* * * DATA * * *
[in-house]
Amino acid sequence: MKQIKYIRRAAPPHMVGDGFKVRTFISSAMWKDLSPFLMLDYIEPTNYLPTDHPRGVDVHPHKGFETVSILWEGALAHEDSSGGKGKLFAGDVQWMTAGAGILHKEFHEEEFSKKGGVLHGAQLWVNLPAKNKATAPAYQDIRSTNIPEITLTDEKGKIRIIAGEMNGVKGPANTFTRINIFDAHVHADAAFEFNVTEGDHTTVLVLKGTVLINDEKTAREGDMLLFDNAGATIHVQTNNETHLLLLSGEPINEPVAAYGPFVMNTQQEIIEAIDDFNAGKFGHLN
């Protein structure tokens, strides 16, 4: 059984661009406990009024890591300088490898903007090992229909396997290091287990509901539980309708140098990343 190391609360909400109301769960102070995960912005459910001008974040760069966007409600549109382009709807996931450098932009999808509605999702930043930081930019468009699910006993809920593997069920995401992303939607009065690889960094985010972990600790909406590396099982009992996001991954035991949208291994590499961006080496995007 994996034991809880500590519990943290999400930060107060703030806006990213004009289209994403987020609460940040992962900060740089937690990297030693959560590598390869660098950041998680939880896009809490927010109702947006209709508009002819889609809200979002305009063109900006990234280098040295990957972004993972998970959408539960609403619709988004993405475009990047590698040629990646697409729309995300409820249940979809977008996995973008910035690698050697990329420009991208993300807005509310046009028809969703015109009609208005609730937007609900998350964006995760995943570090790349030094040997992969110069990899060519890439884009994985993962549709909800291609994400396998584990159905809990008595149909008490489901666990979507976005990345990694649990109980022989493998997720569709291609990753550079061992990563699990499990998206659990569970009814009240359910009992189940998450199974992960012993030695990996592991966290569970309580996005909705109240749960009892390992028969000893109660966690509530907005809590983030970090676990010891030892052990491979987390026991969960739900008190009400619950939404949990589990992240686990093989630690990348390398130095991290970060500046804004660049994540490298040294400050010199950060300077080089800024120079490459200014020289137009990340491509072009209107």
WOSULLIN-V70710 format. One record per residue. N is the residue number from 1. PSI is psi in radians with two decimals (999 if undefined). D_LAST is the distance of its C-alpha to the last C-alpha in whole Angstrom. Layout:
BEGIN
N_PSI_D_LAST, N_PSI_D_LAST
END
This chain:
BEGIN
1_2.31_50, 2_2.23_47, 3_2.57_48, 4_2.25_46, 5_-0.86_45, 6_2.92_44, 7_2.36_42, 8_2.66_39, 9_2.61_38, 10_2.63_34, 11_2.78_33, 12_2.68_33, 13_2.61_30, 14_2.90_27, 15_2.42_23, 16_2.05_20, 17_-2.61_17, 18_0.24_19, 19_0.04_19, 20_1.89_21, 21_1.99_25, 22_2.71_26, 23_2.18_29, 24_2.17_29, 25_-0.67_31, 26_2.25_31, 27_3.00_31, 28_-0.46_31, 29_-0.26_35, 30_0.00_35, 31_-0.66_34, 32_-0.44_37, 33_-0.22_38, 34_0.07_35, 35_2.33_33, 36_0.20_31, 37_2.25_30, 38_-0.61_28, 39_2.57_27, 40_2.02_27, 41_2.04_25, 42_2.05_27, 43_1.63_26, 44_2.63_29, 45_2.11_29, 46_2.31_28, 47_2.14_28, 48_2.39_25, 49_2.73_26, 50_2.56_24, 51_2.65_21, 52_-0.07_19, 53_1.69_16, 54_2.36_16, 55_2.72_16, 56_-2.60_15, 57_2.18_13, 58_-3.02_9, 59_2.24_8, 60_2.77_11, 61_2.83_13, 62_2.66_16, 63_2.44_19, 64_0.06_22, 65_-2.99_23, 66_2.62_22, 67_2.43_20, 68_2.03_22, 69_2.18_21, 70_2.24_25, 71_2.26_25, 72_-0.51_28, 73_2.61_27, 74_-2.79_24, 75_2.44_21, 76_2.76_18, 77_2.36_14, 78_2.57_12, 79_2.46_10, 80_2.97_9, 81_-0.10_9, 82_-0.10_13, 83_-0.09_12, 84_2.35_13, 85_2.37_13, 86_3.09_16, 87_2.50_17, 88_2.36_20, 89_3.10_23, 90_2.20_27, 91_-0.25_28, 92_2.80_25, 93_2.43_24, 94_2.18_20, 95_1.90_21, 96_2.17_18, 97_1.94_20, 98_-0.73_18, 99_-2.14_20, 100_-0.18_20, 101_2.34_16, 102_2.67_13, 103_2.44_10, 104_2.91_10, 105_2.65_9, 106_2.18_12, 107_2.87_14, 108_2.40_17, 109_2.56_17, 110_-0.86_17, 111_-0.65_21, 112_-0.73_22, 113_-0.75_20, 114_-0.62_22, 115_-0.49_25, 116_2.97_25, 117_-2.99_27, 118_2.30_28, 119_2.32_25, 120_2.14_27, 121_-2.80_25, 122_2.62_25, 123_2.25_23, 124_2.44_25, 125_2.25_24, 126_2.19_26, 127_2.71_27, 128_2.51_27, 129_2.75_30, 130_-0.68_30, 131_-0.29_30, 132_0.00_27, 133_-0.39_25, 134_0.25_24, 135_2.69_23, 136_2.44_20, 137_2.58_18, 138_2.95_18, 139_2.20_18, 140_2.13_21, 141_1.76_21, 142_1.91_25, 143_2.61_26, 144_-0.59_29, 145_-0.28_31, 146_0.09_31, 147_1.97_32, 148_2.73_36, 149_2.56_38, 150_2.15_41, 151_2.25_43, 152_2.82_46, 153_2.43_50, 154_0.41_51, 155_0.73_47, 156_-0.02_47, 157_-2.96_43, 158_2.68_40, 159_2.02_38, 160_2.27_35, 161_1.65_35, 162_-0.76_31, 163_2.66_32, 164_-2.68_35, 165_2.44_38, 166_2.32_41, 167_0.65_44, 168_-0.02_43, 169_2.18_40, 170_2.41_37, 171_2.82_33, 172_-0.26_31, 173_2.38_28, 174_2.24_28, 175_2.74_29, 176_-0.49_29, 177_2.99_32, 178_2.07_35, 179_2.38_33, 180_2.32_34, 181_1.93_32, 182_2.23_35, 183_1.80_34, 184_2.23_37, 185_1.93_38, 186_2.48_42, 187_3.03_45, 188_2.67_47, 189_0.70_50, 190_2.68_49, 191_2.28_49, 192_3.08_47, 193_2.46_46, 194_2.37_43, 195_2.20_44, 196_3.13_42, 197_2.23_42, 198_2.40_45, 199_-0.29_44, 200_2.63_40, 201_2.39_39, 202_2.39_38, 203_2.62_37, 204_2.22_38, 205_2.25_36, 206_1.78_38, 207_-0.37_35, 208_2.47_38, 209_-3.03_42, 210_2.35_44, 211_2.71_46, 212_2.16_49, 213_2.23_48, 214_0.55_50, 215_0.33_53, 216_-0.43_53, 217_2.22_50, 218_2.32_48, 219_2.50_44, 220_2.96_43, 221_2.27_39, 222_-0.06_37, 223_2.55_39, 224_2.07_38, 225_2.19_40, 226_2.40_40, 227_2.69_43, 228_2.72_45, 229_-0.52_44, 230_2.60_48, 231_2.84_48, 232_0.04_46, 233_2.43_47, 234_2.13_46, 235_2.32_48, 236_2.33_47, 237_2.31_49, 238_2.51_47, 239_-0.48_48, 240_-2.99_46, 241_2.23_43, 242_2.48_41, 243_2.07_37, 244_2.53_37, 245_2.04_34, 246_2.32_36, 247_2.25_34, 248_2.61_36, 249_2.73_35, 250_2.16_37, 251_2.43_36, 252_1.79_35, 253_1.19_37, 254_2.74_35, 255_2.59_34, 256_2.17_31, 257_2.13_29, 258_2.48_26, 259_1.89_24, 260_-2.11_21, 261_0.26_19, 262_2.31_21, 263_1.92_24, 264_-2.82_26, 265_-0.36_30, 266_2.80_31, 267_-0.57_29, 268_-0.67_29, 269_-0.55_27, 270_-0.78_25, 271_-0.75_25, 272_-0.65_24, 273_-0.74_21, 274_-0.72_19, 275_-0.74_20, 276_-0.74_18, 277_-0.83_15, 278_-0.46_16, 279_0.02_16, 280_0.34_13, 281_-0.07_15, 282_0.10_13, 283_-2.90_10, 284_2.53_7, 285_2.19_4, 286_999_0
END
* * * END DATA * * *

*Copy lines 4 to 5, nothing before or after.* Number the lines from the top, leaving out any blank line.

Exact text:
WOSULLIN-V70710 format. One record per residue. N is the residue number from 1. PSI is psi in radians with two decimals (999 if undefined). D_LAST is the distance of its C-alpha to the last C-alpha in whole Angstrom. Layout:
BEGIN